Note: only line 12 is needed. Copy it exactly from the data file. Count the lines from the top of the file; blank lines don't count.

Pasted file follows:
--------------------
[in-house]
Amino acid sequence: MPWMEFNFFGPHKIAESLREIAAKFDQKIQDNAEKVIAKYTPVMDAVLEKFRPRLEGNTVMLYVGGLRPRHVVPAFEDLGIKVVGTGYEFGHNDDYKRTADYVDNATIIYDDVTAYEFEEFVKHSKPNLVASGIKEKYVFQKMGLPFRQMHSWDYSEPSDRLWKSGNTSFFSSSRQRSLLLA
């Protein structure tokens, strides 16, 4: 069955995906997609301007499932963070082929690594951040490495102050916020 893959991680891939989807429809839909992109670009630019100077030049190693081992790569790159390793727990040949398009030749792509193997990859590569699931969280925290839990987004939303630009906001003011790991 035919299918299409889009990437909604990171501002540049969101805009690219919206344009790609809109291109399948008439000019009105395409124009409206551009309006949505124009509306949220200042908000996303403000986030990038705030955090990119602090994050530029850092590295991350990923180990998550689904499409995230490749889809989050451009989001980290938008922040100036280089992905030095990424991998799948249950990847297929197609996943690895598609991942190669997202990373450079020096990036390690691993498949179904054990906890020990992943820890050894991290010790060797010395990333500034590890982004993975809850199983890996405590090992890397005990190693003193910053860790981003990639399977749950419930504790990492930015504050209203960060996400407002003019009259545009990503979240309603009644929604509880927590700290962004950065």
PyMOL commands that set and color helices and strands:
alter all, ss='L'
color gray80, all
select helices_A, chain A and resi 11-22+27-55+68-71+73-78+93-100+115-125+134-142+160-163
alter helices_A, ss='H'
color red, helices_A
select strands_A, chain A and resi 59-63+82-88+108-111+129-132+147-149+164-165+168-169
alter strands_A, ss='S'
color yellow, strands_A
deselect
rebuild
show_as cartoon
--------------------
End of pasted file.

color yellow, strands_A